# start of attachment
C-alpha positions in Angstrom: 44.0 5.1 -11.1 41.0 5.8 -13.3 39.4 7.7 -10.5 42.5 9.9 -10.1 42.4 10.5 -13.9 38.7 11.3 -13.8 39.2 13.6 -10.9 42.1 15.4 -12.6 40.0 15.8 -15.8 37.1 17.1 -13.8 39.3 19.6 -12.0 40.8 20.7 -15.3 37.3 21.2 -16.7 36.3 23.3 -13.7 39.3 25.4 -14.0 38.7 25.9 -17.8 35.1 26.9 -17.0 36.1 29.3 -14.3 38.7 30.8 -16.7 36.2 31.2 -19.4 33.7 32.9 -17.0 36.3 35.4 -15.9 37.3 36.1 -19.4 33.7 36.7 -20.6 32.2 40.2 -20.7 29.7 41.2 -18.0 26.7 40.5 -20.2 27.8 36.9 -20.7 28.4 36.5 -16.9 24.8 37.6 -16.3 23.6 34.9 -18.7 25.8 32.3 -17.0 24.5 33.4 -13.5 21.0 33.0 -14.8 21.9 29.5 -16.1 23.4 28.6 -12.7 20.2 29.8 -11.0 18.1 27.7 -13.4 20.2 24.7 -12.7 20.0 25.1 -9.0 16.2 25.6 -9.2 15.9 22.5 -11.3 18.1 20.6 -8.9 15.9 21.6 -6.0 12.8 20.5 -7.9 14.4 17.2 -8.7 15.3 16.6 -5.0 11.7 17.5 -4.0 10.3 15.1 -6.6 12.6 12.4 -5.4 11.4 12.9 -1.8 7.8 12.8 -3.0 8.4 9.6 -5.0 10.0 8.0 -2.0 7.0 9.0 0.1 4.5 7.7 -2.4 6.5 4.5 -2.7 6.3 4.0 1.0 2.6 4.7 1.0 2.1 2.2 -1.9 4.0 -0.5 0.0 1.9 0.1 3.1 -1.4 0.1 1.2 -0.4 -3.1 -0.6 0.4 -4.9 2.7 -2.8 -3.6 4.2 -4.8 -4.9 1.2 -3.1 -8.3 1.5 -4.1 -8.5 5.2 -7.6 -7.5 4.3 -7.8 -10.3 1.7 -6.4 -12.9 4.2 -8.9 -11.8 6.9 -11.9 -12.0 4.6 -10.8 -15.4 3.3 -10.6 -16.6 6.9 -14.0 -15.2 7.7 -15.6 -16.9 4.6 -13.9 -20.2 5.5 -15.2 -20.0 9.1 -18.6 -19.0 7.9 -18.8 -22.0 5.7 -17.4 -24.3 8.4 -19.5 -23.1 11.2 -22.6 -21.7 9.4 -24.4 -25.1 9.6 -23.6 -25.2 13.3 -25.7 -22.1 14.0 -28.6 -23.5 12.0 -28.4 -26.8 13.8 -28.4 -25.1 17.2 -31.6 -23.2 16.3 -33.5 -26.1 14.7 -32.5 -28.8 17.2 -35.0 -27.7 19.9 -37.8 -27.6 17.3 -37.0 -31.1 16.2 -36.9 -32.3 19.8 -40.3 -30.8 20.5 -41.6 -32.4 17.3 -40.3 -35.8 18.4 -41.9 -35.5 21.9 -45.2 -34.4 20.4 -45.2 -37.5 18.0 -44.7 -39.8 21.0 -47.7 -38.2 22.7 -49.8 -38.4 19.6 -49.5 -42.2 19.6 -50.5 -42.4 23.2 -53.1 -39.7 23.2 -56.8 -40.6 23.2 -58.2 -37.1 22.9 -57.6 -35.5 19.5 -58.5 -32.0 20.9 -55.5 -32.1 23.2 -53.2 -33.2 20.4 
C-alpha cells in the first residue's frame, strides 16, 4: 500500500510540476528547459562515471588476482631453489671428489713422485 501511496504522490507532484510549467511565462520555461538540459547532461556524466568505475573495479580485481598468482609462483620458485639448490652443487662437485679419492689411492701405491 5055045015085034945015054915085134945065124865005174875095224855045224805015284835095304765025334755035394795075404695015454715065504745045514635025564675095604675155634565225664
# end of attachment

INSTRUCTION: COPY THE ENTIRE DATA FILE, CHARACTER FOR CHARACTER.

C-alpha positions in Angstrom: 44.0 5.1 -11.1 41.0 5.8 -13.3 39.4 7.7 -10.5 42.5 9.9 -10.1 42.4 10.5 -13.9 38.7 11.3 -13.8 39.2 13.6 -10.9 42.1 15.4 -12.6 40.0 15.8 -15.8 37.1 17.1 -13.8 39.3 19.6 -12.0 40.8 20.7 -15.3 37.3 21.2 -16.7 36.3 23.3 -13.7 39.3 25.4 -14.0 38.7 25.9 -17.8 35.1 26.9 -17.0 36.1 29.3 -14.3 38.7 30.8 -16.7 36.2 31.2 -19.4 33.7 32.9 -17.0 36.3 35.4 -15.9 37.3 36.1 -19.4 33.7 36.7 -20.6 32.2 40.2 -20.7 29.7 41.2 -18.0 26.7 40.5 -20.2 27.8 36.9 -20.7 28.4 36.5 -16.9 24.8 37.6 -16.3 23.6 34.9 -18.7 25.8 32.3 -17.0 24.5 33.4 -13.5 21.0 33.0 -14.8 21.9 29.5 -16.1 23.4 28.6 -12.7 20.2 29.8 -11.0 18.1 27.7 -13.4 20.2 24.7 -12.7 20.0 25.1 -9.0 16.2 25.6 -9.2 15.9 22.5 -11.3 18.1 20.6 -8.9 15.9 21.6 -6.0 12.8 20.5 -7.9 14.4 17.2 -8.7 15.3 16.6 -5.0 11.7 17.5 -4.0 10.3 15.1 -6.6 12.6 12.4 -5.4 11.4 12.9 -1.8 7.8 12.8 -3.0 8.4 9.6 -5.0 10.0 8.0 -2.0 7.0 9.0 0.1 4.5 7.7 -2.4 6.5 4.5 -2.7 6.3 4.0 1.0 2.6 4.7 1.0 2.1 2.2 -1.9 4.0 -0.5 0.0 1.9 0.1 3.1 -1.4 0.1 1.2 -0.4 -3.1 -0.6 0.4 -4.9 2.7 -2.8 -3.6 4.2 -4.8 -4.9 1.2 -3.1 -8.3 1.5 -4.1 -8.5 5.2 -7.6 -7.5 4.3 -7.8 -10.3 1.7 -6.4 -12.9 4.2 -8.9 -11.8 6.9 -11.9 -12.0 4.6 -10.8 -15.4 3.3 -10.6 -16.6 6.9 -14.0 -15.2 7.7 -15.6 -16.9 4.6 -13.9 -20.2 5.5 -15.2 -20.0 9.1 -18.6 -19.0 7.9 -18.8 -22.0 5.7 -17.4 -24.3 8.4 -19.5 -23.1 11.2 -22.6 -21.7 9.4 -24.4 -25.1 9.6 -23.6 -25.2 13.3 -25.7 -22.1 14.0 -28.6 -23.5 12.0 -28.4 -26.8 13.8 -28.4 -25.1 17.2 -31.6 -23.2 16.3 -33.5 -26.1 14.7 -32.5 -28.8 17.2 -35.0 -27.7 19.9 -37.8 -27.6 17.3 -37.0 -31.1 16.2 -36.9 -32.3 19.8 -40.3 -30.8 20.5 -41.6 -32.4 17.3 -40.3 -35.8 18.4 -41.9 -35.5 21.9 -45.2 -34.4 20.4 -45.2 -37.5 18.0 -44.7 -39.8 21.0 -47.7 -38.2 22.7 -49.8 -38.4 19.6 -49.5 -42.2 19.6 -50.5 -42.4 23.2 -53.1 -39.7 23.2 -56.8 -40.6 23.2 -58.2 -37.1 22.9 -57.6 -35.5 19.5 -58.5 -32.0 20.9 -55.5 -32.1 23.2 -53.2 -33.2 20.4 
C-alpha cells in the first residue's frame, strides 16, 4: 500500500510540476528547459562515471588476482631453489671428489713422485 501511496504522490507532484510549467511565462520555461538540459547532461556524466568505475573495479580485481598468482609462483620458485639448490652443487662437485679419492689411492701405491 5055045015085034945015054915085134945065124865005174875095224855045224805015284835095304765025334755035394795075404695015454715065504745045514635025564675095604675155634565225664